The following list does not take into account possible intolerances or allergies to certain foods or food groups. (Dairy product and wheat intolerances are the most common; other intolerances include those to corn, eggs, nuts and seeds, citrus fruits.) Categories, subcategories, and entries are roughly ordered according to their "density", the densest and most difficult to digest foods listed first, the "lightest" appearing last.
Step 4, Follow basic rules of food combining.
Eat fruits and simple sugars like honey and maple syrup alone, on an empty stomach. Wait several hours before eating anything else. (Exceptions: Apples, as well as using lime or lemon to season other food.). Fruits are absorbed quickly by the digestive tract, but combining them with other foods causes the sugars they contain to ferment within the digestive tract, promoting unhealthy bacterial flora, yeasts, and parasite growth.
Do not eat starches and meats in the same meal, unless you possess an "iron" stomach. (If you do this, it is best to eat meats first, followed by starches, since this optimizes the pH necessary for each in the stomach and duodenum.) For example, combine rice, beans, and vegetables. Do not combine beef and potatoes or rice.
Eat beans and grains or potatoes in a 1:3 ratio. (Less beans, more grains.) This optimizes the proportions of various amino acids needed to rebuild body proteins, and is a ratio followed throughout the world, especially in cultures with low animal protein intake.
For fartless beans: soak beans overnight in warm water with one tbsp. apple cider vinegar. After 8 hours of soaking, drain off vinegar soak water. Add cold water to about 3x level of beans. Add a few tsp. of thyme. Cook twice as long as standard recommendations; i.e., 2 hrs. for lentils, 8 hrs for garbanzos.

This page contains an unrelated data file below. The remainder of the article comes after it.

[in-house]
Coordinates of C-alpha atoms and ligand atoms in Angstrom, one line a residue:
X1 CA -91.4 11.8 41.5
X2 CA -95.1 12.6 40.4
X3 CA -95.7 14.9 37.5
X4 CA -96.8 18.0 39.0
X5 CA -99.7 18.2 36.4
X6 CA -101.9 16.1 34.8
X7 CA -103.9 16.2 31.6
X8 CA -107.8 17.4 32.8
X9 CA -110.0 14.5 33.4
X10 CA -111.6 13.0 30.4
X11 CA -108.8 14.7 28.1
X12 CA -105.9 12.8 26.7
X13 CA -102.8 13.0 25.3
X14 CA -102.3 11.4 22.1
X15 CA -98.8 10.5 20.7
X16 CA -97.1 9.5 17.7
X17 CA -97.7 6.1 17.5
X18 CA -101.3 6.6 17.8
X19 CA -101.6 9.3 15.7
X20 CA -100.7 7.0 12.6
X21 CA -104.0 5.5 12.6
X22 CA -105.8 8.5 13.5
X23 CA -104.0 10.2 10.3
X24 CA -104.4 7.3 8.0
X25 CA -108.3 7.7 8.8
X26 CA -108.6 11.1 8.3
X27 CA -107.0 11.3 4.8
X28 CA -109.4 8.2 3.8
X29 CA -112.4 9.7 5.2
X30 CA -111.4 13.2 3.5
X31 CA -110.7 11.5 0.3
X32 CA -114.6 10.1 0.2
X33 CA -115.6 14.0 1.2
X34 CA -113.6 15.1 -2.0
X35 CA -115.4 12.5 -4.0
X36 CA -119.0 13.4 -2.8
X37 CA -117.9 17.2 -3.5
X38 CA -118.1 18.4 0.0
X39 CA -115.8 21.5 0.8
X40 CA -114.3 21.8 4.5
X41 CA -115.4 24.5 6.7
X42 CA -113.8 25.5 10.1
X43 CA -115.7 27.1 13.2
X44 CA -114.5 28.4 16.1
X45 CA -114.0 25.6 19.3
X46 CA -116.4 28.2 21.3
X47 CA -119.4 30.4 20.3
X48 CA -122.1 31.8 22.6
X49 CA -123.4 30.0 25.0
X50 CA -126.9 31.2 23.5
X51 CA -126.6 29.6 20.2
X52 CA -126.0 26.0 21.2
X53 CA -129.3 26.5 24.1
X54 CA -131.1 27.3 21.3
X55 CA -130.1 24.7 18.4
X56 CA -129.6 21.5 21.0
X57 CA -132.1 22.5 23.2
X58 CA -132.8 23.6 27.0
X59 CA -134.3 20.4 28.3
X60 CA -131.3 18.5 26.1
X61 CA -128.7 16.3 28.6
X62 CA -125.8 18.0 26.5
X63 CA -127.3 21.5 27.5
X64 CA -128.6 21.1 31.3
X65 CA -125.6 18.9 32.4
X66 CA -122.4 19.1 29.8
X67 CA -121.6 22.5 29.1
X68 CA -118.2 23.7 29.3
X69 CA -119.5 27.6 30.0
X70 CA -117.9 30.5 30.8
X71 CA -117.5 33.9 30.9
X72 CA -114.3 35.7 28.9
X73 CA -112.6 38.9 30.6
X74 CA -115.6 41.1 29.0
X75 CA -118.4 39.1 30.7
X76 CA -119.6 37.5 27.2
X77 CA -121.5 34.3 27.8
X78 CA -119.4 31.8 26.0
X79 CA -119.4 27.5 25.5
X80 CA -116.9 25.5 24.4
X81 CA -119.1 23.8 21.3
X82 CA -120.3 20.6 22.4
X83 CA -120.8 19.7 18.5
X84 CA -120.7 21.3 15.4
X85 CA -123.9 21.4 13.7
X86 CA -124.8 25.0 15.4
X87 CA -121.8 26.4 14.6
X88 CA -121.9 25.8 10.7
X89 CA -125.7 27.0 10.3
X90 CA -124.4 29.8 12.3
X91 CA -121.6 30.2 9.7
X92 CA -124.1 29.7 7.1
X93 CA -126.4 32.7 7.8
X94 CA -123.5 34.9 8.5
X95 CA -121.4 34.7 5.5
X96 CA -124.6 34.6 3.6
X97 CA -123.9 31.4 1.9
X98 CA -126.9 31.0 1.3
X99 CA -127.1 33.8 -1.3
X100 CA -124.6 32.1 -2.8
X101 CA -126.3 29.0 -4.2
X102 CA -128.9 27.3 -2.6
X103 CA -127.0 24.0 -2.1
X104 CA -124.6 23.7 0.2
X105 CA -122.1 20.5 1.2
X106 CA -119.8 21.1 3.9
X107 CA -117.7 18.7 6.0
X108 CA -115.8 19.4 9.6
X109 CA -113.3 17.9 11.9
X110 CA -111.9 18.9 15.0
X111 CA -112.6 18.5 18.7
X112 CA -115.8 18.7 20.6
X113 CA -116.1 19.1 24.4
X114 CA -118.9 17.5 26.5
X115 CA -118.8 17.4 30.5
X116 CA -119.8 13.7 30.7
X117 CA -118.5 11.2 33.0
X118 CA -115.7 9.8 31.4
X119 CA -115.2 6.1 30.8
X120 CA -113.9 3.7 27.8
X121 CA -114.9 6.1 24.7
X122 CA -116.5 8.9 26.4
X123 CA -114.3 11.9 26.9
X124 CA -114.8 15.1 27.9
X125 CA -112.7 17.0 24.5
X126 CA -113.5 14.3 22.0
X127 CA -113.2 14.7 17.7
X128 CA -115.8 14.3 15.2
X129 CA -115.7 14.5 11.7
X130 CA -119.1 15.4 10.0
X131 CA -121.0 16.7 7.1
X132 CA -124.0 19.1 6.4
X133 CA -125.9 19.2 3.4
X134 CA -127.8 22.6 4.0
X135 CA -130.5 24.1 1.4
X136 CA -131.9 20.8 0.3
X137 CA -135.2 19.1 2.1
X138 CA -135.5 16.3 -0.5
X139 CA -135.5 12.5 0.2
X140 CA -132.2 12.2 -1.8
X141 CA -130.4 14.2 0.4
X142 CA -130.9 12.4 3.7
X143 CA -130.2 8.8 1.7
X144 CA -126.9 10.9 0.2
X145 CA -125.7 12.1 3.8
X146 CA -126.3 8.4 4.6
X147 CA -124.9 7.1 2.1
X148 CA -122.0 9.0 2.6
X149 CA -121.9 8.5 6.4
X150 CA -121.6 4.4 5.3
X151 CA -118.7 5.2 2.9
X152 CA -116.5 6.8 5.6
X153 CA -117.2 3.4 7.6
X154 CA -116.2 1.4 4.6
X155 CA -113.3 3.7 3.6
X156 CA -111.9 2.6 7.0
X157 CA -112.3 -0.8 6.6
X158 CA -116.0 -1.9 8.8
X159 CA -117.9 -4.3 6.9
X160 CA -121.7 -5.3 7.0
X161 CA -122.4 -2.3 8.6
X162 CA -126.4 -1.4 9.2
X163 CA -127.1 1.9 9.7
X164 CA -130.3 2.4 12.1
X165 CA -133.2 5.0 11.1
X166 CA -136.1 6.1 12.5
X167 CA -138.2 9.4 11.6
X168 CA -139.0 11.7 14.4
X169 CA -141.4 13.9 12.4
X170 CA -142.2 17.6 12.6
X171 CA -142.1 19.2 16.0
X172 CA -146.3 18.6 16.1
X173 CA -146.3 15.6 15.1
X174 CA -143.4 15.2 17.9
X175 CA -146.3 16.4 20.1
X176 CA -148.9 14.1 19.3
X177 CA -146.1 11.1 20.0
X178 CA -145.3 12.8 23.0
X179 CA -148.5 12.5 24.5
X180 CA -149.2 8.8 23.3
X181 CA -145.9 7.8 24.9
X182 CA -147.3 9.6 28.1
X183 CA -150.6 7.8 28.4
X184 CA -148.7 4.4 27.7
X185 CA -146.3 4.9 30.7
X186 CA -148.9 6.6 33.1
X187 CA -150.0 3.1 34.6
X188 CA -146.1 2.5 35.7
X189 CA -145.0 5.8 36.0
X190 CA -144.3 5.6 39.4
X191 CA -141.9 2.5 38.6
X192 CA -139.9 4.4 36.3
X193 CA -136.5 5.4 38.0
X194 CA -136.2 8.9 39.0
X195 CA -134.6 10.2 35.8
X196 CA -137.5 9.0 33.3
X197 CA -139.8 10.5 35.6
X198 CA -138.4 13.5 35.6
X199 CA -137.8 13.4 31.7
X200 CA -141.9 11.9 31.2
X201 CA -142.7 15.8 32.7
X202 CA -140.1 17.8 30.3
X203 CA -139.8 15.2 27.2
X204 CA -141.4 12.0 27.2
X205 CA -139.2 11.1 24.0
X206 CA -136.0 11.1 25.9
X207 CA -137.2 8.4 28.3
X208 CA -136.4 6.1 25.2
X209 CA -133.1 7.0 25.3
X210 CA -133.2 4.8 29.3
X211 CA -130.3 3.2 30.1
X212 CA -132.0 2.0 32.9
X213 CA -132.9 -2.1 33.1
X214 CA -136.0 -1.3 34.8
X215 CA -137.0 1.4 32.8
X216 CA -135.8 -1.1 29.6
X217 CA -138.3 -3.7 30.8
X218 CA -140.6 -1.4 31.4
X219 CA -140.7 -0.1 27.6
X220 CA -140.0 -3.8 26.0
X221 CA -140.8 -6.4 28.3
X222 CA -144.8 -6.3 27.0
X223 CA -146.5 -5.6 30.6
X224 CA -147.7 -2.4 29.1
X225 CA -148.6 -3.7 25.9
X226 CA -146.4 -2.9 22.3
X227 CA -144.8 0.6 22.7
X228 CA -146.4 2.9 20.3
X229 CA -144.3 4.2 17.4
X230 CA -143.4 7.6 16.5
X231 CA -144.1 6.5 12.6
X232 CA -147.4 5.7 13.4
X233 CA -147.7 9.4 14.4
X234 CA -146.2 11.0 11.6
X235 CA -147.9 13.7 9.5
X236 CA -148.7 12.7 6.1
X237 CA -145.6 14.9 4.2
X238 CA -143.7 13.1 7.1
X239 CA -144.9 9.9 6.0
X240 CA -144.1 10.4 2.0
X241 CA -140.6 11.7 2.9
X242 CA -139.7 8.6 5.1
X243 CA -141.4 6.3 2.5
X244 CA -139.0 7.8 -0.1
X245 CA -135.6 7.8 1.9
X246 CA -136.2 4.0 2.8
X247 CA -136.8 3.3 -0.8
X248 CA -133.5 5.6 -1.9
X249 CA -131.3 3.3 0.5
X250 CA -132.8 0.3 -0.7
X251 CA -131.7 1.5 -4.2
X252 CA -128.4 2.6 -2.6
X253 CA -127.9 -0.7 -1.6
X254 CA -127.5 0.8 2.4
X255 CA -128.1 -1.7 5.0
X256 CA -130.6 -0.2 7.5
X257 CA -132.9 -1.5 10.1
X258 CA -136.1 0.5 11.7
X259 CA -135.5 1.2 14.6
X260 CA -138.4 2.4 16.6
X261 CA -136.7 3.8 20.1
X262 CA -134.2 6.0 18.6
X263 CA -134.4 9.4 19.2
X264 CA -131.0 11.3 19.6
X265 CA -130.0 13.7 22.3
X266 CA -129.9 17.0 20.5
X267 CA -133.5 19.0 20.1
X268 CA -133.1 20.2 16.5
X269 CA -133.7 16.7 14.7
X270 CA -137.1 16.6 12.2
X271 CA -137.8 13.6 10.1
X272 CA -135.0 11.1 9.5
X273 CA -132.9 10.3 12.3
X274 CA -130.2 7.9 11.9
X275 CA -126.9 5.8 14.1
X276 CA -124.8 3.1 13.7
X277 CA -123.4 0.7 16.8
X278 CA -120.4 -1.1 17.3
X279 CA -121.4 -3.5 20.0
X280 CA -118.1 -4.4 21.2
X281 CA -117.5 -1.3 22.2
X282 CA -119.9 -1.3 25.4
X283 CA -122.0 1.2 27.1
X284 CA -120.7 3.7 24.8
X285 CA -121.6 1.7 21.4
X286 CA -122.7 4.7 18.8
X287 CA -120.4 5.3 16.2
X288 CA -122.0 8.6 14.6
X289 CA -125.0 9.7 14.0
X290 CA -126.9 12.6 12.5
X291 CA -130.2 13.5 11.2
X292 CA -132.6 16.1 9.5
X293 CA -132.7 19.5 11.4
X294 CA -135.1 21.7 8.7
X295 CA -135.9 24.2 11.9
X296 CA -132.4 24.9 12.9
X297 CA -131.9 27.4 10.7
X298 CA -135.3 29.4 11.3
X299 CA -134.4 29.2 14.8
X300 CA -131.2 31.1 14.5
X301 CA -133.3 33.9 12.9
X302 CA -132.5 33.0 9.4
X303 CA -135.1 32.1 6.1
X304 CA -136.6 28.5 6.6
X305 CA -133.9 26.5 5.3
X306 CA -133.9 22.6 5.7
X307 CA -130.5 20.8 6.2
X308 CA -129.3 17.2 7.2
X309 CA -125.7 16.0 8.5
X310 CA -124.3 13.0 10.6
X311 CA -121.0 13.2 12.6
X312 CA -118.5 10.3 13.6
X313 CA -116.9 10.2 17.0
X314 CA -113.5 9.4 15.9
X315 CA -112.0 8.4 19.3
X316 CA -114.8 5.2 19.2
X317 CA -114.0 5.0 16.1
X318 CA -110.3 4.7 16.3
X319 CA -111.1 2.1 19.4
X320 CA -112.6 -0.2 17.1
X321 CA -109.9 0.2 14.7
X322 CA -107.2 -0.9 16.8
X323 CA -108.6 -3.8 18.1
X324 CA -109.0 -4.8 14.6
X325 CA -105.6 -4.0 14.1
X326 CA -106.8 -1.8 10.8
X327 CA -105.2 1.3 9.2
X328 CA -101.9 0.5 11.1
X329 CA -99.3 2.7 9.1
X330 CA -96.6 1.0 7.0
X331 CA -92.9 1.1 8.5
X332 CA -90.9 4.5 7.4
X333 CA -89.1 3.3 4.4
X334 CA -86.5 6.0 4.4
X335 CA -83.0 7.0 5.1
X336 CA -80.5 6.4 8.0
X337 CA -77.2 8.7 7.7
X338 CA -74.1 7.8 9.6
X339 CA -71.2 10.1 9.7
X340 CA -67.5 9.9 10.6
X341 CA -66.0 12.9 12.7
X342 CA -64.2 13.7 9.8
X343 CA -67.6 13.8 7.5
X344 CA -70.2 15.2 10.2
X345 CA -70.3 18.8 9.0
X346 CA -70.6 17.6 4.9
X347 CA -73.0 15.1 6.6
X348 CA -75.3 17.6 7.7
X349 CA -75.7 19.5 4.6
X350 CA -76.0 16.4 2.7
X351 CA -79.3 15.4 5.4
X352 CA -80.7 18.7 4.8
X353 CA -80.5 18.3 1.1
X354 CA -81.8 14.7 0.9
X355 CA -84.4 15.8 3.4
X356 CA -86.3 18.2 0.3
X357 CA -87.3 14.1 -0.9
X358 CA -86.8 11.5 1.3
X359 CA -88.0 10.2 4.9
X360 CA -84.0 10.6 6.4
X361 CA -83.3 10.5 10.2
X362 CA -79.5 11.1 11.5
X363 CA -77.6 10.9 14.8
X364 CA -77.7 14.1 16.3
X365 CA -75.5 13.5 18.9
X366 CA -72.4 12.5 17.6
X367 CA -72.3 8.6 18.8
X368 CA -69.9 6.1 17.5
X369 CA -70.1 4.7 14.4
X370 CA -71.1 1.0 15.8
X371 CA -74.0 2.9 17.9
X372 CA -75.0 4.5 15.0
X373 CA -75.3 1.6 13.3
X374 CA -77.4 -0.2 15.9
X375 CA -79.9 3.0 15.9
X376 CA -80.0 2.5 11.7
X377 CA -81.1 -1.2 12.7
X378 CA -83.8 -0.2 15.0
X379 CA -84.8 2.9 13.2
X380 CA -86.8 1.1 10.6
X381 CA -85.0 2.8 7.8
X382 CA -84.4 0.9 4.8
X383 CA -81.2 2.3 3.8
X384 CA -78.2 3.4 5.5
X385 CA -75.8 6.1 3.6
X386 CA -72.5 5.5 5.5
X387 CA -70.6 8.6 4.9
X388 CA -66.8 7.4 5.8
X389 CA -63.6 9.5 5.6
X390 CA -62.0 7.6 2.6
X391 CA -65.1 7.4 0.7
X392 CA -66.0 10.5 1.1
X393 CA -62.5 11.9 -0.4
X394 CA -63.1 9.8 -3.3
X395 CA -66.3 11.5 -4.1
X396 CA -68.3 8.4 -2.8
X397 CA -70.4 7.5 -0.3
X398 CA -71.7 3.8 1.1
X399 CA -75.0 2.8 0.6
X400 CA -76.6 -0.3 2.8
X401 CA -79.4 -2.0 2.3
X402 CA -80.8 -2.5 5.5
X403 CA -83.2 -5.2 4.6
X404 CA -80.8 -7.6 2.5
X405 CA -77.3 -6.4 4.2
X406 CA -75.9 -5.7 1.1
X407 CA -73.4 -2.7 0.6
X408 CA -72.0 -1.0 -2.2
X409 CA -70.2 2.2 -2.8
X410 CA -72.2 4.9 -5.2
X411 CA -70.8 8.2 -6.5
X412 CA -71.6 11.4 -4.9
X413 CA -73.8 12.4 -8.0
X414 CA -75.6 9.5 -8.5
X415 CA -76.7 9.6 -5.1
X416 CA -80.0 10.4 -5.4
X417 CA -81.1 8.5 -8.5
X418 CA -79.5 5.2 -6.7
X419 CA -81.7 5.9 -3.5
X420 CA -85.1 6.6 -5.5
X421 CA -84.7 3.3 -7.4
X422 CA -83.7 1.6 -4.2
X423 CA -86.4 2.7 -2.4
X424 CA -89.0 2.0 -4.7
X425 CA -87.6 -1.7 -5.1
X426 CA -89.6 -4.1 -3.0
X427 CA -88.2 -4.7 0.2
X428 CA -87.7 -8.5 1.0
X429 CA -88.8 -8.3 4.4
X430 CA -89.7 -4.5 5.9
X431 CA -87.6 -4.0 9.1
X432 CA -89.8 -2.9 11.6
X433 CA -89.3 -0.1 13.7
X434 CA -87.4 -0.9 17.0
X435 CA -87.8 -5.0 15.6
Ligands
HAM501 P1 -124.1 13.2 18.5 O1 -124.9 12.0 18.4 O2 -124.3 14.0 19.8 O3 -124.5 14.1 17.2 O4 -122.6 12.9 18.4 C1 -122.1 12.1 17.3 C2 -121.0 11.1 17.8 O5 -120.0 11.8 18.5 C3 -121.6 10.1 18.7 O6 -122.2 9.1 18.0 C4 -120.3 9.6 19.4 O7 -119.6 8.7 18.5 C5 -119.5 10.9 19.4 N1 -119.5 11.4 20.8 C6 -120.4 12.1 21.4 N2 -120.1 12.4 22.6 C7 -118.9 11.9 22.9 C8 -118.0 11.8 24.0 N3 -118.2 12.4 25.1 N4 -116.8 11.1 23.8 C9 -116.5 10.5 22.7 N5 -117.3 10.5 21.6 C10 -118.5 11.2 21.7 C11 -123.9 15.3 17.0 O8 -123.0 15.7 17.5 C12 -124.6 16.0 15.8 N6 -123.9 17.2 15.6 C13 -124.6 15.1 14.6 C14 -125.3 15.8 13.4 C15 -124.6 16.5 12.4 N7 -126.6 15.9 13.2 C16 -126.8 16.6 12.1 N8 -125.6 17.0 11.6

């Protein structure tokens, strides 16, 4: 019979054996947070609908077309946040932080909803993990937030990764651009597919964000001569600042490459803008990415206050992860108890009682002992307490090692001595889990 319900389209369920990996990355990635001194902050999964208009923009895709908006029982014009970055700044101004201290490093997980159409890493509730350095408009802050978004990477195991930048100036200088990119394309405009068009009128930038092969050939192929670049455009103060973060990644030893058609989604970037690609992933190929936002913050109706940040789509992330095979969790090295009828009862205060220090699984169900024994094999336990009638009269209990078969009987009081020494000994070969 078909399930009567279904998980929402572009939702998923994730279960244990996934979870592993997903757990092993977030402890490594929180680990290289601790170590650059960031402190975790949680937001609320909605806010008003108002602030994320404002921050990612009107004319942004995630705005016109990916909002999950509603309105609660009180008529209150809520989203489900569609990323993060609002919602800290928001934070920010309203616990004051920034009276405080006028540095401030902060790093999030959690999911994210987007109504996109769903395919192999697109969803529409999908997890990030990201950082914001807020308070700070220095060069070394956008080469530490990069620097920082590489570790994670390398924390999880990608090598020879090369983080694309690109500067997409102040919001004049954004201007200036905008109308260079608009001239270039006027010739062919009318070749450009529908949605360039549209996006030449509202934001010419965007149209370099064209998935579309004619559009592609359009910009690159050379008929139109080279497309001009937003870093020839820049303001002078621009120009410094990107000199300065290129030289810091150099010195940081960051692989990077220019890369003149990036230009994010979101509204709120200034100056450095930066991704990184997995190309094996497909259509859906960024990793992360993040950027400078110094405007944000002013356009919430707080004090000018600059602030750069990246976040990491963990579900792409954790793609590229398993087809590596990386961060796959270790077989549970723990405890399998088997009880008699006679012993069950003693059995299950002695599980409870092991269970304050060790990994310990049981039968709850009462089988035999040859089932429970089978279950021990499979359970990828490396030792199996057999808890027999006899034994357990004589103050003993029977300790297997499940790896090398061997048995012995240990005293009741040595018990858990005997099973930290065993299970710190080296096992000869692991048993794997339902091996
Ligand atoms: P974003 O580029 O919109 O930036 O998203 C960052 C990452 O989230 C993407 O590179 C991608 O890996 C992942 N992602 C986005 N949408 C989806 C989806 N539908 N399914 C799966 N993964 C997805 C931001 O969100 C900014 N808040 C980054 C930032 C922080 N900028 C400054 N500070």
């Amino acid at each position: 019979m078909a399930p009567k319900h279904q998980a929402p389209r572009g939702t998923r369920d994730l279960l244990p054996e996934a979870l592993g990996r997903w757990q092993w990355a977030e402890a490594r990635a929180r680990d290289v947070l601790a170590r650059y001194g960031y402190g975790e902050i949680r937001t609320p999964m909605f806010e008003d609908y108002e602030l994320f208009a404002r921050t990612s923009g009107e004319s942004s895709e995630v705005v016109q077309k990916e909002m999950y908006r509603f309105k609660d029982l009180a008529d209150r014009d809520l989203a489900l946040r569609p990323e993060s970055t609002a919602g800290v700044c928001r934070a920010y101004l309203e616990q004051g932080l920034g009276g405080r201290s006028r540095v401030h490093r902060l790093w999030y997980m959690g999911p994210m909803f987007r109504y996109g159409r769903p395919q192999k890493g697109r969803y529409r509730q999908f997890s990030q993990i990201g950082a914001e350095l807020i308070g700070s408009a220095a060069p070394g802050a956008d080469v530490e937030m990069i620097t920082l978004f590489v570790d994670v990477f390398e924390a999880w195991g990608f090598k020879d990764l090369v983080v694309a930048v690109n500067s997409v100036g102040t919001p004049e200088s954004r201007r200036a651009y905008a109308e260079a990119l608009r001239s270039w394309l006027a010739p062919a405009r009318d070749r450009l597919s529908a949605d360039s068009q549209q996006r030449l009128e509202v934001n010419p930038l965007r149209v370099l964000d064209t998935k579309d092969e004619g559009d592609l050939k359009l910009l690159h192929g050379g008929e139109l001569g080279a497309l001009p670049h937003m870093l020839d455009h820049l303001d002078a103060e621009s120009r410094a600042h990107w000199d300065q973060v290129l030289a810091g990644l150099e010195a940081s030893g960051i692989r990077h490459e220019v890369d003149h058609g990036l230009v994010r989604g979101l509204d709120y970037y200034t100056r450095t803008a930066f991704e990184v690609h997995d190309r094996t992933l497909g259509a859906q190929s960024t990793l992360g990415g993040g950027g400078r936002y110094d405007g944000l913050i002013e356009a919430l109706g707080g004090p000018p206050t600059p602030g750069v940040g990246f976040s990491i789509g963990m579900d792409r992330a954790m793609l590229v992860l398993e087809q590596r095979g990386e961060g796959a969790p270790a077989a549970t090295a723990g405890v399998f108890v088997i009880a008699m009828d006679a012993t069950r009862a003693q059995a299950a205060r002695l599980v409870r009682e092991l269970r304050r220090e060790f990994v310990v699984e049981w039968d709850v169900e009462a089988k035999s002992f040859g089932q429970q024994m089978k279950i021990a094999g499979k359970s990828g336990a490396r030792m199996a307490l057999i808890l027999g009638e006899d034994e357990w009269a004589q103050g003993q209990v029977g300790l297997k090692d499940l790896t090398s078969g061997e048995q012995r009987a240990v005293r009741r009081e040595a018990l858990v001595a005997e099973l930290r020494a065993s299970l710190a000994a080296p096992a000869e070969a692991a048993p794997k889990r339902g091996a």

Don't eat within several hours of going to bed. At night the body likes to be empty of food. (Late-night eating is a common cause of TCM pattern of Deficiency of Stomach Yin.)
Step 5, Cooking procedures.
Stainless steel (magnetic-type) and Pyrex cookware are the best. Do not use teflon or aluminum pots and utensils. Aluminum reacts with food, especially acid foods, and elemental aluminum will react with digestive enzymes to deactivate them. Chronic aluminum poisoning is also implicated in Alzheimers disease and other degenerative CNS diseases. Teflon is susceptible to release of fluorinated hydrocarbons, especially if it is overheated or damaged.
Best cooking methods: bake, steam, or simmer. High temperatures damage food; avoid frying, stir-frying, barbecue.
Avoid using microwave ovens; each year new evidence is discovered of some new health hazard related to both the direct radiation exposure from them and the consuming of food cooked in microwaves. The chemical structure of the food is altered much more than in conventional cooking, and microwave heating has been shown to change cis-fatty acids to the toxic trans-fatty acid configuration, like those found in margarine.
Step 6, Use moderate amounts of spices and seasonings.
Try using miso or lemon instead of salt.
Experiment with herbs and spices, initially using small amounts. Even common table spices have mild effects if taken regularly (either beneficial or not, depending upon your constitution and the nature of your health imbalances). Simply pay attention to how each spice tastes and how it makes you feel after you eat it, and you will be able to determine which spices benefit you and which are not appropriate for you.
Common herbs and spices: marjoram, savory, basil, oregano, bay leaf, thyme, sage, parsley, garlic, onion, fresh ginger, dry ginger, cinnamon, allspice, nutmeg, cloves, caraway, fennel, aniseed, dill, coriander, cumin, fenugreek, asafetida, cayenne, chili peppers, black pepper, vanilla. Essential oil extracts: orange, lemon, bitter almond, citronella, vanilla.
Use Stevia rebaudiana as an herbal sweetening agent if sugar intake must be limited for health reasons. Experiment with small amounts to determine sweetening level desired.
Step 7, Learn to recognize your individual sensitivities to foods.
Pay attention to which foods make you feel good overall, which don't. In case of suspected food sensitivities you may need an evaluation by a health care professional.